List

Summary

What can urbanists learn from West-Central Africa? That Lean describes a way of life for many residents, merchants, and builders who encounter a thick layer of buronic bureaucracy on the one hand, and a lifestyle often stripped down to basic necessities. Working around both extremes builds Lean muscle.

Education should foster innovation. To succeed they should take the risk. Youths should not wait to have a lot of money before they can venture into business. They should think big, start small, and start now.

– Eric Kinoti, MD, Shade Systems, East Africa (Kenya)

 Back to All Publications
 Download the PDF

Context

A small country on the Atlantic coast in West-Central Africa, Gabon covers nearly 270,000 square kilometers, or about 104,000 square miles — about the size of Colorado, but with a population of only about 1,650,000 people. Children younger than 16 make up almost 50 percent of the population, and more than 800,000 people live in the capital, Libreville. Many live in substandard conditions a hundred meters from luxury apartments. Despite the stark differences with much of North America, and the United States in particular, Lean lessons abound.

In West-Central Africa, many people live with scarcities of clean water, shelter, and public sanitation. The poor Gabonese villager carries untreated water from a common pump or well to a shack that lacks screens, and uses an outhouse. The wealthier five kilometers west might drink premium bottled water, occupy a weekend maison, and use a bidet.


Similarities

Relying on the front yard for cooling may seem irrelevant for Americans who enjoy air conditioning and moderate electrical rates. But in both places, the poor live in dwellings with inadequate ventilation and walls that transmit the heat, so they sit outside for a breeze despite mosquitos while those farther up on the economic scale opt for a cooler AC setting.

For both cultures, a Lean solution is windows that are suitably sized, operable, well-placed, screened, and shaded, in walls that don’t absorb daytime solar heat. This requires an accommodative building design that allows adequate internal airflow and perhaps extended roof overhangs or other shading devices. A very basic, properly designed building can achieve this objective in most any Transect Zone. In the hot and humid climate of West-Central Africa, or in comparable US regions, a detached, semi-attached, or attached dwelling with sufficient front and rear windows can permit outside air to move in and out through an open floor plan or gaps between walls and ceilings, perhaps with the assistance of a window fan.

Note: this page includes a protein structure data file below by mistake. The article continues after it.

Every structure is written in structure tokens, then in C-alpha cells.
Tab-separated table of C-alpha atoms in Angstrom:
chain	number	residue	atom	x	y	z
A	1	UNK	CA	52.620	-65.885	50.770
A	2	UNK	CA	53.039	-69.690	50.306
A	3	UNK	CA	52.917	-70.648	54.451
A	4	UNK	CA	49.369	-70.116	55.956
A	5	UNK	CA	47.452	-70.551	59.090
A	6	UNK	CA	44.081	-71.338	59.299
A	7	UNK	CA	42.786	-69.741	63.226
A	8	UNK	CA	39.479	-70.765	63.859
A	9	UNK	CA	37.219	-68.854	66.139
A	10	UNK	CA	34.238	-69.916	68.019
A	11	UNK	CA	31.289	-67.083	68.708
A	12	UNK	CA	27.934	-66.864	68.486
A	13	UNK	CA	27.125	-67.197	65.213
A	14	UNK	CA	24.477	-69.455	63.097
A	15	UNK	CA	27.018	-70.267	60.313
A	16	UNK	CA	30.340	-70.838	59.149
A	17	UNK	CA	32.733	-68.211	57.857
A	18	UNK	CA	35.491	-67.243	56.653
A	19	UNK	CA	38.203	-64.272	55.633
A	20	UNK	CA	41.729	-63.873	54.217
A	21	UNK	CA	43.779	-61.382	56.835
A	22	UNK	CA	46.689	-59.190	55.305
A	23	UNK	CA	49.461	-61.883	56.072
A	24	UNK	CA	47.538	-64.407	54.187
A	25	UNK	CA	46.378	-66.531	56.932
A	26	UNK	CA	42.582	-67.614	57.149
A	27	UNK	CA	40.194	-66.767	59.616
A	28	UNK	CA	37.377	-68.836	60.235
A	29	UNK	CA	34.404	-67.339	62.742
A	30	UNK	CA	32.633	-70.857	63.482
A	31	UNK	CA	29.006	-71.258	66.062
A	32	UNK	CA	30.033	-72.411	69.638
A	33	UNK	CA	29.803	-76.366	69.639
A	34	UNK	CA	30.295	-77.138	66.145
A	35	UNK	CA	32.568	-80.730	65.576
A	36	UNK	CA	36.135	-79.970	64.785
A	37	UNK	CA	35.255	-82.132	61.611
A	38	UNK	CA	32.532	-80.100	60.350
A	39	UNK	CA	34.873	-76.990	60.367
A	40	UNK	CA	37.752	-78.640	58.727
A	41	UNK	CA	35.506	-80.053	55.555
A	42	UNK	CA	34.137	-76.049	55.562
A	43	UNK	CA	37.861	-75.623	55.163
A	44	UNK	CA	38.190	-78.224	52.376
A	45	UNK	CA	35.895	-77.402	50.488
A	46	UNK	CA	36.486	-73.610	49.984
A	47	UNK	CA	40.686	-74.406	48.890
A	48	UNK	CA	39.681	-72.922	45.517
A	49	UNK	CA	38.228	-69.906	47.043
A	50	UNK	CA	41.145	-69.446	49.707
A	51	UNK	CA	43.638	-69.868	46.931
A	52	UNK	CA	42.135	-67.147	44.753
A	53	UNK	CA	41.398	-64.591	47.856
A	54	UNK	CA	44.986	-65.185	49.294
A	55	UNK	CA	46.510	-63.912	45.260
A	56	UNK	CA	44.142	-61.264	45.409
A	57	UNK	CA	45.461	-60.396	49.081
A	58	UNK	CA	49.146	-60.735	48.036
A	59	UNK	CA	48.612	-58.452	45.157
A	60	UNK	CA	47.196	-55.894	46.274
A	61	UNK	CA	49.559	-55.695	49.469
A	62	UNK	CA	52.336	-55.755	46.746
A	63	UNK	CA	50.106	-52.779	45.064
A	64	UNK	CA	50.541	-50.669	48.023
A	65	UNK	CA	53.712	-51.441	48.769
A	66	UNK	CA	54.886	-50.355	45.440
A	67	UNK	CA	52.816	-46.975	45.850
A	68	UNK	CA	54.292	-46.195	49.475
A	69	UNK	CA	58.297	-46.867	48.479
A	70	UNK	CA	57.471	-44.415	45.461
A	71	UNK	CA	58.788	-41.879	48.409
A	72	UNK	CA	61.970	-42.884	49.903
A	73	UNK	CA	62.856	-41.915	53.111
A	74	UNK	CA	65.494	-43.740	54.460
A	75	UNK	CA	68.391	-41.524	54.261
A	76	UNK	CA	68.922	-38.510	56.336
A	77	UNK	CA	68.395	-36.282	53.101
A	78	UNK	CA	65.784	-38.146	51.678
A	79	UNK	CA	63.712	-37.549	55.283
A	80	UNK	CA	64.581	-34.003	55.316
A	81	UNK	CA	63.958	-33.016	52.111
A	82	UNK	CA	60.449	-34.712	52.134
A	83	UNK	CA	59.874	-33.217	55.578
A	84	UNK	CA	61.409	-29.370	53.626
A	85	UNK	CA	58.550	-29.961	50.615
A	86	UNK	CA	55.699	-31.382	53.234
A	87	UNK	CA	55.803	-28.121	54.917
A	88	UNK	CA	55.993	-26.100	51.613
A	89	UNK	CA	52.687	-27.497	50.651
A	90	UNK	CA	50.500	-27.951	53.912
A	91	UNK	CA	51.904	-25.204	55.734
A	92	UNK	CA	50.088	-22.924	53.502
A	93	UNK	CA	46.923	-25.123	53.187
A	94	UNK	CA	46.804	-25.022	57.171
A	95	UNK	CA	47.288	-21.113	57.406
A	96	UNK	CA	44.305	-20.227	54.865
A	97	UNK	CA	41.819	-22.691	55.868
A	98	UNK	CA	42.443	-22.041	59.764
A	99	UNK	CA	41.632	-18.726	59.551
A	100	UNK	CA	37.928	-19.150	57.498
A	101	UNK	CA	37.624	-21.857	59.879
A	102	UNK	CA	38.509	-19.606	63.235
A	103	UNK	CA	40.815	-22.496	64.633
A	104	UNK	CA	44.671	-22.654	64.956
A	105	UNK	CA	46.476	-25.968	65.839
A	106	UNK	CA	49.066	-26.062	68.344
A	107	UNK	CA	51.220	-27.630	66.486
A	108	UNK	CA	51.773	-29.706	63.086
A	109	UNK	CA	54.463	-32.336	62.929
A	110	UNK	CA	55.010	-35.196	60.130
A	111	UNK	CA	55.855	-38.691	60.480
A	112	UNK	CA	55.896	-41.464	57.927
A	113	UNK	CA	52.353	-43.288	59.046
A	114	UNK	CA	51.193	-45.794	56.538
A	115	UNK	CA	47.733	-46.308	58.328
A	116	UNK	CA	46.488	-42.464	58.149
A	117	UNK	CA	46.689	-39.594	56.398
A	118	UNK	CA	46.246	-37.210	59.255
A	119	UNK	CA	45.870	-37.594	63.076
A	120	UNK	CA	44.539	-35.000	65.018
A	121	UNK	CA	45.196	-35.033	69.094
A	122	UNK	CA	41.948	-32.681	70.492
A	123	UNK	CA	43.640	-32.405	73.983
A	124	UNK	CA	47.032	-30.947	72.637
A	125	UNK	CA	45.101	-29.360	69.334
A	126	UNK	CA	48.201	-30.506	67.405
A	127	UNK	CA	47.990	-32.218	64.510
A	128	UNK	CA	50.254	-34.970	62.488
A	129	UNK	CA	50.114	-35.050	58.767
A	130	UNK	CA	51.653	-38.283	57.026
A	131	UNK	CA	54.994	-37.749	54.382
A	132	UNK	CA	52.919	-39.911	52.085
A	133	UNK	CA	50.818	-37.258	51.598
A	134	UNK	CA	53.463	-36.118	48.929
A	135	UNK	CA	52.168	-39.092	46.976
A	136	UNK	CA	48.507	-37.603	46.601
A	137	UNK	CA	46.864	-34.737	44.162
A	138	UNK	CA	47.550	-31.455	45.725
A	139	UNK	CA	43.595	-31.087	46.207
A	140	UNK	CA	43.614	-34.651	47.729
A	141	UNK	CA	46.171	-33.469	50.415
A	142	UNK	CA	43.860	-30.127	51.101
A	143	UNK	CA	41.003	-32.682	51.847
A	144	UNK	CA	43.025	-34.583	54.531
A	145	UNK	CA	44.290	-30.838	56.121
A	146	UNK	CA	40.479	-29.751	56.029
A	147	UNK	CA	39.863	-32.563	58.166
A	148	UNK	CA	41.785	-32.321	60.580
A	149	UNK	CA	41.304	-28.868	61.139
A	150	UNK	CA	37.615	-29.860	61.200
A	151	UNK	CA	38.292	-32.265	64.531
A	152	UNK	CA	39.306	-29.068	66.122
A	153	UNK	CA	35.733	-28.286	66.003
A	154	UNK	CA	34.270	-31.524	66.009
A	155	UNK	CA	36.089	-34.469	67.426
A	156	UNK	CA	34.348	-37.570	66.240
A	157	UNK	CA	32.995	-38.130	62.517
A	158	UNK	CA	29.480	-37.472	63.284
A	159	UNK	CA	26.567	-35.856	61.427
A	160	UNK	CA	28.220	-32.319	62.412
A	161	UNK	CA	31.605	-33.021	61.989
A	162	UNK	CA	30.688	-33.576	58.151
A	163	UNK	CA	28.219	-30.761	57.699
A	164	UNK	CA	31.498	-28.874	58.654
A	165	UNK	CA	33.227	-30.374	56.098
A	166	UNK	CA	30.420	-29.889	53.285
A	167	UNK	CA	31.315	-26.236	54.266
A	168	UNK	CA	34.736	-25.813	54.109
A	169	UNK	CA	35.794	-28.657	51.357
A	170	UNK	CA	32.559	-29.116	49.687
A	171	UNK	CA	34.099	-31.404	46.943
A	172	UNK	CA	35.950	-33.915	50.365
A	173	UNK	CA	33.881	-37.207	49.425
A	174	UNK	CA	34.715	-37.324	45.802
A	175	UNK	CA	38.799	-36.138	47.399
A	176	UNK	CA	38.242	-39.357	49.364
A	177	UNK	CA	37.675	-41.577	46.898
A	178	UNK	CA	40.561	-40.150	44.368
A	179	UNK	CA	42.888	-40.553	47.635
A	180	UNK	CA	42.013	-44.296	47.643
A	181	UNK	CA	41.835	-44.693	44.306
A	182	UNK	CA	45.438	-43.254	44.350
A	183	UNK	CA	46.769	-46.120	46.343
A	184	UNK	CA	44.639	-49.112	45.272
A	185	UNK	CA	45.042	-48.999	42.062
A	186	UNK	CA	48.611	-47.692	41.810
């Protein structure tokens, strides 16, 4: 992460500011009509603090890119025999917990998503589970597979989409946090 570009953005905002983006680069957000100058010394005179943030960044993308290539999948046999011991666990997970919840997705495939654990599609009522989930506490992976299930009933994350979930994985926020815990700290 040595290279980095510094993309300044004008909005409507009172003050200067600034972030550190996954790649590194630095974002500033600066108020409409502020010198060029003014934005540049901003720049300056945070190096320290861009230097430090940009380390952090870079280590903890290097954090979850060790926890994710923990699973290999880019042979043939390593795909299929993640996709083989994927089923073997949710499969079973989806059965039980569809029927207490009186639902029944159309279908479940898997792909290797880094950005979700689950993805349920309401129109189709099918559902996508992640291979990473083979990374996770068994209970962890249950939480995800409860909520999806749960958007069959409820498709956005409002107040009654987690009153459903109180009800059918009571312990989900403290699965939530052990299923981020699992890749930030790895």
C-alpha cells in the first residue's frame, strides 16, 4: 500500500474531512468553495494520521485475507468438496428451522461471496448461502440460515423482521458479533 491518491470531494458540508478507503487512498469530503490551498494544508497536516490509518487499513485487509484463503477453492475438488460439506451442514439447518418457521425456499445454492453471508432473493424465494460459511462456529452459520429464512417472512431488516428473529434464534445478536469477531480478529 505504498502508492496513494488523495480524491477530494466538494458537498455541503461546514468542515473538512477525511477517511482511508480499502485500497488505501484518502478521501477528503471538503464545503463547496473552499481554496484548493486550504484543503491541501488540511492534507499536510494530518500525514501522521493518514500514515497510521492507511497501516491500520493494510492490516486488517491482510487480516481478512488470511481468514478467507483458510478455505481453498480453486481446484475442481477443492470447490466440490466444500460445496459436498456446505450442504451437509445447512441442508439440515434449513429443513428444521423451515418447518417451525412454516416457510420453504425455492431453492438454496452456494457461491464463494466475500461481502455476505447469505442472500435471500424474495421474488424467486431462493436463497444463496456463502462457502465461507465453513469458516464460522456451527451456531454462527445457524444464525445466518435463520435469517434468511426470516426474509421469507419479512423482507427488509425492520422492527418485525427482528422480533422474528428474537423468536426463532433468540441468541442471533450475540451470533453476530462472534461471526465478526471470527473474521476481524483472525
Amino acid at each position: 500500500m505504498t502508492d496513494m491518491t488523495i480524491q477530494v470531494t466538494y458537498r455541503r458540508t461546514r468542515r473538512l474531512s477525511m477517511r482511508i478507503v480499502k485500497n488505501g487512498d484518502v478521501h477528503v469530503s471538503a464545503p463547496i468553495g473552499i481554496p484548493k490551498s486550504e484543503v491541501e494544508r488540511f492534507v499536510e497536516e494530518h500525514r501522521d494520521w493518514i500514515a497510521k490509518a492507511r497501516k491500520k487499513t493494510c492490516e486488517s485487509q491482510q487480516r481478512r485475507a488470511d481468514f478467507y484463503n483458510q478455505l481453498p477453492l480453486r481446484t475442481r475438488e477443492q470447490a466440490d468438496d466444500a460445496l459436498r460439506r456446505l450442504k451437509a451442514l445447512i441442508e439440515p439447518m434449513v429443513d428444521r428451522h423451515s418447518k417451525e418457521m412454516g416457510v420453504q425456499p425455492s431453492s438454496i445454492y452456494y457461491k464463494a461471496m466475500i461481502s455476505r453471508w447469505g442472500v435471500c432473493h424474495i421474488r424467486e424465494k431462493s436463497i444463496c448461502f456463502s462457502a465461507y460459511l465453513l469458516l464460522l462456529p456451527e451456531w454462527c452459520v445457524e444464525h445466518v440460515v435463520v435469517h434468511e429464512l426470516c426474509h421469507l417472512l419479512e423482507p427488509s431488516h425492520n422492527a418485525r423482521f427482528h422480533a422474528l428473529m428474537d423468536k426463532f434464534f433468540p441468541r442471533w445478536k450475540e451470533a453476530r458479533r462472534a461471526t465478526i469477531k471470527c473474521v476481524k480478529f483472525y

In West-Central Africa, palms and shade trees grow fast, but they are often cut down as quickly to make room for parking or additions. In North America, mature shade trees are often removed during conventional development grading that re-contours large sites and removes topsoil and plantings. Natural shade can reduce surrounding temperatures <http://energy.gov/energysaver/articles/landscaping-shade> as much as 9°F and as much as 25°F directly underneath. In both parts of the world, a Lean solution is to protect healthy specimens through conservative design and construction practices.

In Gabon, blocks are not oriented to capture prevailing breezes as they are in some Central and South American colonial cities or in Southern traditional and New Urbanist communities. Gabon lacked a substantial colonial building period, so there are few surviving examples of Lean block patterns that leverage the sea breezes along the coast. Our ubiquitous solid perimeter lot walls, six feet and higher, present a second lesson of what not to do: orientation that ignores prevailing winds and walls that block breezes like their counterparts in walled and miss-oriented US subdivisions.


Self-Building – Unintended Consequences

The Gabonese, prolific self-builders, historically employed a Lean vernacular consisting of semi-permanent, lightweight structures made of durable hardwood and water-resistant plant materials that capture the breezes. However, termites eventually ruined the wood, and mosquitoes infiltrated the structures. In a mistaken response, the current building convention of concrete frame with concrete block walls and corrugated metal roof with minimal overhangs creates the perfect heat sink that requires mechanical cooling, if one can afford the equipment and power. The desire for “solid walls,” associated with quality of the high-end concrete villa, helps drive this aspiration, even among the poor, while fired, clay bricks are viewed as substandard. The concrete block and framed building that uses relatively inexpensive labor and locally sourced aggregate offers a lesson that local construction practices and materials are neither Lean nor comfortable if the local climate is ignored.

Gabon-Concrete block walls

Concrete block walls and corrugated metal roof with minimal overhangs requires mechanical cooling. Ignoring the climate is neither Lean nor comfortable. Credit: Steve Coyle.

Another unintended consequence of self-building is that its growth can be at the expense of sustainable, higher-density neighborhoods. This is due to three primary reasons.

First, there is a pervasive goal in Gabon to build a three- or four-bedroom detached house on a lot of more than 500 square meters (5,382 square feet) to fit the average family of four or more. But if 65,000 dwellings, Libreville’s current shortfall, were built on lots of 500 square meters, that would equal a land area of 32,500 hectares (80,311 acres), or about .5 units per hectare (1.2 units per acre). This pattern would lead to motor vehicle-dependent sprawl, which is the opposite of Lean.